Elderberry America

A growing network (over 100 as of 2019) of member farmers from coast-to-coast in one cooperative who grow, harvest and add value to elder flowers and berries according to their separately designed and implemented farm plans. That is our goal. By its nature and history, elderberry provides a variety of solutions to environmental and human health problems as well as a collage of opportunities open to individual initiative and cooperative success from a farmer’s field to a person’s pantry. It is rarely grown as a primary crop, which makes an elderberry growers’ cooperative particularly useful. While the coop markets and sells bulk berries and berry or flower ingredients into the national-global market, the greatest number of our growers focus on selling their harvested elder berry and/or flower crops directly into their local markets and online - perhaps as value added products.

Elderberry growers in several different states have begun the process of cooperating with each other based primarily on pragmatic proximity. The principles at work are freely given participation and proportional, self determined commitment and responsibility with a purpose for mutual benefit administered by broadly shared governance. Each farmer is responsible for his own farm production and may become a member of the Midwest Elderberry Cooperative without a required commitment to large scale commercial production.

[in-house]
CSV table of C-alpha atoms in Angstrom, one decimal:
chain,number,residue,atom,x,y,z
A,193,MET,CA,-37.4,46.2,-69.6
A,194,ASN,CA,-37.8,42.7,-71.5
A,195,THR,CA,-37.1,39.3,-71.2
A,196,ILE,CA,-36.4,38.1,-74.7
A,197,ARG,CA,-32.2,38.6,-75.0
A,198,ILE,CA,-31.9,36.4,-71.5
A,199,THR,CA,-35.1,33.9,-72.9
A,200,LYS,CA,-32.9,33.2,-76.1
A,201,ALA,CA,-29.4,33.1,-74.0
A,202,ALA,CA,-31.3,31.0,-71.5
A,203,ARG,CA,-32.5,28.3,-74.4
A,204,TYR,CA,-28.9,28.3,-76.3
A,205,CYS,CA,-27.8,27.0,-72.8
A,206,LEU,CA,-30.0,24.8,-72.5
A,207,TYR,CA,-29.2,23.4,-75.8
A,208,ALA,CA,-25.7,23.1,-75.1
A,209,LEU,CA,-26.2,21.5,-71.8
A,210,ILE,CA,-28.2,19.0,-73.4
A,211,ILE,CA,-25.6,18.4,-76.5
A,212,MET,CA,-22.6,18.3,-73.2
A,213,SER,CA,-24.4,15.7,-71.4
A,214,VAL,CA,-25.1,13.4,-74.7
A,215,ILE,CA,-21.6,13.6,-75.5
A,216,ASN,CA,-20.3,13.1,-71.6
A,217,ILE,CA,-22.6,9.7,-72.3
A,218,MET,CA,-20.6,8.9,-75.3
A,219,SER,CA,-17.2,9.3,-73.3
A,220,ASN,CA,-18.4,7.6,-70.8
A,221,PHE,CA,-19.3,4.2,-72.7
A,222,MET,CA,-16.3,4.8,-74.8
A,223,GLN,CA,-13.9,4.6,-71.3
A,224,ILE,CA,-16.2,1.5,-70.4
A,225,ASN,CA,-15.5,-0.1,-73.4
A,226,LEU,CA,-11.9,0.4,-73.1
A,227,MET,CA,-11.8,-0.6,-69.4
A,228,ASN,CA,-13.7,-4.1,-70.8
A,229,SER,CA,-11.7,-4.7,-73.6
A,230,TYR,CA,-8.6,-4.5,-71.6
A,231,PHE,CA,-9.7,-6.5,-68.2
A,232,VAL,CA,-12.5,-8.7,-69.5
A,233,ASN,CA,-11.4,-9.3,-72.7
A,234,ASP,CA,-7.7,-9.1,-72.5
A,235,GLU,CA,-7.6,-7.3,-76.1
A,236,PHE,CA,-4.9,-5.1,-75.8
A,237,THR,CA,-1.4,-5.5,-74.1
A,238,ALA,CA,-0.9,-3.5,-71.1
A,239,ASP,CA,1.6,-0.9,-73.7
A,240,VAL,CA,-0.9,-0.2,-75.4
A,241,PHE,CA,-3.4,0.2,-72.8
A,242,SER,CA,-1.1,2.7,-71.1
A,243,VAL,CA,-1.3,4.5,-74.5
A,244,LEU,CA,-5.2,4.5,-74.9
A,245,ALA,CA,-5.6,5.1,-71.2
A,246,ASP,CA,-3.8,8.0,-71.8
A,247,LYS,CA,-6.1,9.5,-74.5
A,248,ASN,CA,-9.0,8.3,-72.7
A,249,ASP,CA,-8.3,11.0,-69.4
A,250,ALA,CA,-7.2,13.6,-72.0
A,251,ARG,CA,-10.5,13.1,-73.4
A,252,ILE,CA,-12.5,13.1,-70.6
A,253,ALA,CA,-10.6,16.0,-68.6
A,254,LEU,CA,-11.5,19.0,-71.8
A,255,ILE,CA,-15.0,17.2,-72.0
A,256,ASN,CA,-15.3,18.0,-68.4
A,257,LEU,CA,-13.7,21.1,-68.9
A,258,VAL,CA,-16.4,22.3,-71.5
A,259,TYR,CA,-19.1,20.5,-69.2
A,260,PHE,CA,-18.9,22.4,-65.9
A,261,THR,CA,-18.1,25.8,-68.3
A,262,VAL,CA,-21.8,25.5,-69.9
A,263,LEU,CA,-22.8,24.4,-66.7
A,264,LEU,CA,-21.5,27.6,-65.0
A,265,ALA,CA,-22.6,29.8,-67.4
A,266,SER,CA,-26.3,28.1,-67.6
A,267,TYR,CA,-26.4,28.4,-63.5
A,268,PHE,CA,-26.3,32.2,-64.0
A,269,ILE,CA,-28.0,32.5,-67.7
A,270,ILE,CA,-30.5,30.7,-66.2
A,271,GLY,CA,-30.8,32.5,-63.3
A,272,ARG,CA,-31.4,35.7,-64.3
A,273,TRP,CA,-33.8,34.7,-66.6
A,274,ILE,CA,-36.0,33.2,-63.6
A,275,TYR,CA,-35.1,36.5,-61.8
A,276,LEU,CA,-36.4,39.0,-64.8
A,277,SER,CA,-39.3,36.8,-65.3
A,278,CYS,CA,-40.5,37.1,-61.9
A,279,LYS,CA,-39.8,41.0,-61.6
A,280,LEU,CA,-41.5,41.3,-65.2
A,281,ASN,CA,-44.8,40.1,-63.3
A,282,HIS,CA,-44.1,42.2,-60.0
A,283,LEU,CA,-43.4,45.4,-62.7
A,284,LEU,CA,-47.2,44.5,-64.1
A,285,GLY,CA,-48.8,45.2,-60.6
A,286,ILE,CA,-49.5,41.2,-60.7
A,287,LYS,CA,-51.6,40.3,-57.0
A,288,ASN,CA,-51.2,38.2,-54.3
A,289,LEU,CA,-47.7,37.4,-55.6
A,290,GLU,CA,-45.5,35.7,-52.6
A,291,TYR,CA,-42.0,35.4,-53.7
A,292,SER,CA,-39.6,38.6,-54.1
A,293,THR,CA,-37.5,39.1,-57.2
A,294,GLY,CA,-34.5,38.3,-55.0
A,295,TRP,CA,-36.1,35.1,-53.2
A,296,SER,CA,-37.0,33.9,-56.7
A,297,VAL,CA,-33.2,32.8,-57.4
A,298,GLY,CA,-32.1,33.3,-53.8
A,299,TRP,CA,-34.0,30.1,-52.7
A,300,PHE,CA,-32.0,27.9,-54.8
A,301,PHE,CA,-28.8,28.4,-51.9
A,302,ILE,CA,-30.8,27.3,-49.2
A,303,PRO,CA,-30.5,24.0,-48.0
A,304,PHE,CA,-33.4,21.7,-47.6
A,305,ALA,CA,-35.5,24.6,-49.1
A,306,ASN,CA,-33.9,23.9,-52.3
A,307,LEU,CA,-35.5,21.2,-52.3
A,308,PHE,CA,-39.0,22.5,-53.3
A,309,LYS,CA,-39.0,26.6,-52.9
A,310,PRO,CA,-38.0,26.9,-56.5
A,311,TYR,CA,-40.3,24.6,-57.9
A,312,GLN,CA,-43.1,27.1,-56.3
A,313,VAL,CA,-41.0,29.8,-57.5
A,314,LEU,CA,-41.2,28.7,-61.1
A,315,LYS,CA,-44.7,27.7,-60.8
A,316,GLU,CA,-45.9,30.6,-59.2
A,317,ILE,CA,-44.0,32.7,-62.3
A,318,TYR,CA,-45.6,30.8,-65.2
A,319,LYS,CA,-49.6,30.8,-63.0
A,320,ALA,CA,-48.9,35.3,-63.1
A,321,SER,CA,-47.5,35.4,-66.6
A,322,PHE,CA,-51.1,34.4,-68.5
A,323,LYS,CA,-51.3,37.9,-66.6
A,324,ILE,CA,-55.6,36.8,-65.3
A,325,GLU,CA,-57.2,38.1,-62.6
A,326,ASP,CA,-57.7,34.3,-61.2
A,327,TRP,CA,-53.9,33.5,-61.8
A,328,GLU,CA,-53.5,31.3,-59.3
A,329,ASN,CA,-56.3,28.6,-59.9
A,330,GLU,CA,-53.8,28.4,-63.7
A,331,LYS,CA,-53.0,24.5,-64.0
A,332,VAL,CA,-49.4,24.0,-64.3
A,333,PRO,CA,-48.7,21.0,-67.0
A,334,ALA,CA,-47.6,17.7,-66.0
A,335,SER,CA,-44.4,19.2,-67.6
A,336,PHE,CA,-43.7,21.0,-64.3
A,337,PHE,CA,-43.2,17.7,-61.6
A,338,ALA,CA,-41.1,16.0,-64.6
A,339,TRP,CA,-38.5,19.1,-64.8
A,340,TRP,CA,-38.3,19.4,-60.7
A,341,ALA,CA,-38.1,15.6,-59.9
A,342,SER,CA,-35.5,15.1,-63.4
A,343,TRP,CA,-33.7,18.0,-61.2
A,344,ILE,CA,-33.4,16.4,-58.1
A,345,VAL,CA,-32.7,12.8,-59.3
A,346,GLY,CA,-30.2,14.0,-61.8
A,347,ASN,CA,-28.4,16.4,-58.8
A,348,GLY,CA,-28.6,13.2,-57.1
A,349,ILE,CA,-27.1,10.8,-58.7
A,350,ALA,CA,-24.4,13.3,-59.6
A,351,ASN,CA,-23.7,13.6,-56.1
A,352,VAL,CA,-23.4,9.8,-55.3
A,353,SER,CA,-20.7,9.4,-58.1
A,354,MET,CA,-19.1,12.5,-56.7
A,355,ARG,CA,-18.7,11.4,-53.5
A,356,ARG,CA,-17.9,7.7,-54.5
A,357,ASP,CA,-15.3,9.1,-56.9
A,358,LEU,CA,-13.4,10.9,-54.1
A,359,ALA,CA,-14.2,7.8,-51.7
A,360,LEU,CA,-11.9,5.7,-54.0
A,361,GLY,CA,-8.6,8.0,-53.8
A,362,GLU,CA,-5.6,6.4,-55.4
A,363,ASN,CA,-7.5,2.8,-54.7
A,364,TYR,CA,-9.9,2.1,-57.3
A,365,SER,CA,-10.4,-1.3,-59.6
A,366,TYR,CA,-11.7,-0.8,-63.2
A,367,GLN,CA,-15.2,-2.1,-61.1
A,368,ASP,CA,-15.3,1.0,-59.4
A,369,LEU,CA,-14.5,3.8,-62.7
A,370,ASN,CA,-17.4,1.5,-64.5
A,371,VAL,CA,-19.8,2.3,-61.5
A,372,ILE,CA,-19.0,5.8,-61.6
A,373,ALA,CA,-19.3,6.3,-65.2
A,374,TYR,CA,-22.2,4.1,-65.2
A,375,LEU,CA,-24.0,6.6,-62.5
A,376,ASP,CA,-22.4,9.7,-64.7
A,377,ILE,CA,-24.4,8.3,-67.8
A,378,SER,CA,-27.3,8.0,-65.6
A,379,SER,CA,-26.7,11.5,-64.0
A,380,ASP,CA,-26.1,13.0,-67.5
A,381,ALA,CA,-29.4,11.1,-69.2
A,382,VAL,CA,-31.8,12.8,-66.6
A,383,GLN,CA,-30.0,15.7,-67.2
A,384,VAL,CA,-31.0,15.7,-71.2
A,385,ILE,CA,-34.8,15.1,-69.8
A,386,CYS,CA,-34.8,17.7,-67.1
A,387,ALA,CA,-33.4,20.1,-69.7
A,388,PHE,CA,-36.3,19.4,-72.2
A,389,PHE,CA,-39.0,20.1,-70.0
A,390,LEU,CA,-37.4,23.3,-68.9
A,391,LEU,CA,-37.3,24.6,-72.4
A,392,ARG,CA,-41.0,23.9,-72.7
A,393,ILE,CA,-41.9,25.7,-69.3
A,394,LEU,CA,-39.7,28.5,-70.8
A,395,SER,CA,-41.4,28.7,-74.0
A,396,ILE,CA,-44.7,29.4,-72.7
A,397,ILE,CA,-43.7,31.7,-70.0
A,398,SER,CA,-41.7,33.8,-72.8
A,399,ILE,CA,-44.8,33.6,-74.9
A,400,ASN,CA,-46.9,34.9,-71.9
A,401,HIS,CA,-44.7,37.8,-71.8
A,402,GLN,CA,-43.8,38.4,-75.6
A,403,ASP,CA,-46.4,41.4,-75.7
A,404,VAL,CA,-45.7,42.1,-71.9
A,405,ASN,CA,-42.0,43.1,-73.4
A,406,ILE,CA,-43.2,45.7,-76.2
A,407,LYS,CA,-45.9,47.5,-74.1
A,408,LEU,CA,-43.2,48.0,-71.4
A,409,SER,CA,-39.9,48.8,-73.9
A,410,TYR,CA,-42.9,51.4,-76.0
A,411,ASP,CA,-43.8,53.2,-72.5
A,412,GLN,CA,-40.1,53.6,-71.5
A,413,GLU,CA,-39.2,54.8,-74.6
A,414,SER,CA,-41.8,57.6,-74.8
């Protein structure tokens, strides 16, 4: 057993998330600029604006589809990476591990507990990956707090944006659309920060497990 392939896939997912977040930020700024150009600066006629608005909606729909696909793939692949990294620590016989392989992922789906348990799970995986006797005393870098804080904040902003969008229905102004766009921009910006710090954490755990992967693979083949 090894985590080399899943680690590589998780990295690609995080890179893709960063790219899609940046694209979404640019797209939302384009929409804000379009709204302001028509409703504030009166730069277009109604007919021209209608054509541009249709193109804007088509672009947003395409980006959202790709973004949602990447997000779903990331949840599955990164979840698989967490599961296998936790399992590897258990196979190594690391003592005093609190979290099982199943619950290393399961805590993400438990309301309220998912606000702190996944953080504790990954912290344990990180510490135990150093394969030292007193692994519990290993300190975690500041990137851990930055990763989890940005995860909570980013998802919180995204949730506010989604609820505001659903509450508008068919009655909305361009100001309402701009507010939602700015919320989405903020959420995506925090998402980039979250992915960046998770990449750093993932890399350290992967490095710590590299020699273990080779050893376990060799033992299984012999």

With over 500 acres currently devoted to commercial elderflower and elderberry production in our coop and network of growers, we are progressing towards a 2025 goal of 2,500 acres of sustainably produced, certified organic native elderberry, which will enable us to enter into and fulfill large multi-year commitments with key suppliers. Organic Certification is encouraged for all elderberry and elderflower growers who plan to sell into larger markets. “Certified Organic” is often required to meet the ingredient specifications commonly desired by national or global buyers. Many of our growers describe themselves as “beyond organic” and/or “regenerative” in practice.

Growth of MEC organization and geographical reach through the development of regional production and storage hubs / partnerships of varying size and scope:

  • Carmel Berry, Carmel, CA, Katie Reneker
  • Fields Without Fences, Kingwood Township, NJ, Lindsay Napolitano, Johann Rinkens
  • Greenwood, IN, Chris Sullivan 
  • Main Street Project, Northfield, MN - Julie Ristau & Wyatt Parks
  • Regeneration Acres, Clayton, WI - Natasha Simeon
  • Regeneration Farms, Northfield, MN - Tony Wells
  • River Hills Elderberry Producers, LLC (RHEP), Hartsburg, MO - Terry Durham
  • Sacred Blossom Farms, Gilmanton, WI - Tony DiMaggio
  • Savannah Institute, Madison, WI - Kevin Wolz, Keefe Keeley
  • Spring Green Organics, Dryden, WA - Tim Wilson
  • The Farm of Minnesota, Hutchinson, MN - Dan & Donna Moe
  • Veterans Farm Initiative (VFI), Montrose, MN - Tom & Charreise Norris
  • West Branch Elderberry, Orange City, IA - Mark & Verlyn Sneller


© Midwest Elderberry Cooperative 2018